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Although not directly related to the sharp pointy objects we craft here on this site, I found this post to be fascinating. The amount of detail and work put into these suits of armor baffles me, especially given the tools of their time. It really humbles me to say the least. This is originally from http://imgur.com/gallery/KPTJU (posted by CATYGUR), however there are quite a few pictures so I'll only post some of the ones I found amazing.

 

"Medieval English, displayed at the Museum of Ethnology, Vienna"

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"Milanese armor, c. 1500-1550"

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"15th Century German Gothic Armour which armors the armpits with articulated plates instead of chainmaille or a rondel."

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I've got to say, this one takes the cake for me. This gauntlet is beautiful.

"The Golden Gauntlet, Henri III of France’s armour (details), c.1550"

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"Field armour of William Somerset, earl of Worcester, about 1570"

2CAaYHO.jpg

 

 

 

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They are really beautiful, I like the German engineering on the third pic. That suit is less gilded, and looks intimidating, like it was made for straight up combat.

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What is amazing is that they were able to do this with the steel that they had at the time.

Being wrought steel, or blister, to get that degree of relief and detail in the repousee, or even to get the requisite sized sheets, no splitting or delaminating; just crazy!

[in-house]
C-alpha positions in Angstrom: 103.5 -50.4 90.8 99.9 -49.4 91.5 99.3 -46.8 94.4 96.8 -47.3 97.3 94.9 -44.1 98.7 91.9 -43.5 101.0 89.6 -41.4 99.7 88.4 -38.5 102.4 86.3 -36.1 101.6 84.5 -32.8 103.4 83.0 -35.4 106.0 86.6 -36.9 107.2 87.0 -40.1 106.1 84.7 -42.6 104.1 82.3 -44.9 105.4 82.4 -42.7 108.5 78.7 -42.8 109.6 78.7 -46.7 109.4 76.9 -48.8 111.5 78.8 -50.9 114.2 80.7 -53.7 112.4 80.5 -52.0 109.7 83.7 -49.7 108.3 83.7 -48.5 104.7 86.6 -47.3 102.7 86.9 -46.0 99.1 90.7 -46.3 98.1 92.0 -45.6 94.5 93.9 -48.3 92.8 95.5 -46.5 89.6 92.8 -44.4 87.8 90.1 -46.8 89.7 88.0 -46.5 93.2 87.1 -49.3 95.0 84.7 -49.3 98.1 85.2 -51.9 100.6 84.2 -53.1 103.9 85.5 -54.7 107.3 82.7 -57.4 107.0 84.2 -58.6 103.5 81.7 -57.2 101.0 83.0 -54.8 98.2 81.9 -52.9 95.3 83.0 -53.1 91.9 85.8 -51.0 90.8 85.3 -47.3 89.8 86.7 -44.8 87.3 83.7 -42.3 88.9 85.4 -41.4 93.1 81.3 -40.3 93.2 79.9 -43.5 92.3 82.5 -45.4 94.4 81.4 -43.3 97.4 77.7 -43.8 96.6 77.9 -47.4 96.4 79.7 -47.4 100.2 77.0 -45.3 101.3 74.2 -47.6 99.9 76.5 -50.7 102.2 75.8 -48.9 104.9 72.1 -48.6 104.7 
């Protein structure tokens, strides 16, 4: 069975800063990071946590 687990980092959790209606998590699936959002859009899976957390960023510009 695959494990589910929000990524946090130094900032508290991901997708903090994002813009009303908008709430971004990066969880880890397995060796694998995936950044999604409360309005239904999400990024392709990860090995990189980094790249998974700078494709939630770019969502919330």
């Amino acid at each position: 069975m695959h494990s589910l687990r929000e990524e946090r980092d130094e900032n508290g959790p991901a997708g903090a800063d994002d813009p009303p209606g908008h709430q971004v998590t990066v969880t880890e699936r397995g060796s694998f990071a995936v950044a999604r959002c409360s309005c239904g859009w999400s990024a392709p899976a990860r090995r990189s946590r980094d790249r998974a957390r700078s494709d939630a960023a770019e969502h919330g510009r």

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It's come up at least once before, but if you like this, dig up a copy of... Hey, it's available digitally!

 

Heroic Armor of the Italian Renaissance: Filippo Negroli and His Contemporaries:

http://books.google.ca/books?id=PteVlrlhy9YC&printsec=frontcover&hl=en#v=onepage&q&f=false

 

Still glad I own this, but very well worth a look. I wish they went into a little more technical detail, but, well, you can't have everything.

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Theres a German style sallet in that book that belonged to a Burgundian noblemen named Philip "The Handsome", that's a fantastic name.

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  • 2 weeks later...

It's come up at least once before, but if you like this, dig up a copy of... Hey, it's available digitally!

 

Heroic Armor of the Italian Renaissance: Filippo Negroli and His Contemporaries:

http://books.google.ca/books?id=PteVlrlhy9YC&printsec=frontcover&hl=en#v=onepage&q&f=false

 

Still glad I own this, but very well worth a look. I wish they went into a little more technical detail, but, well, you can't have everything.

Thank you,very interesting book.

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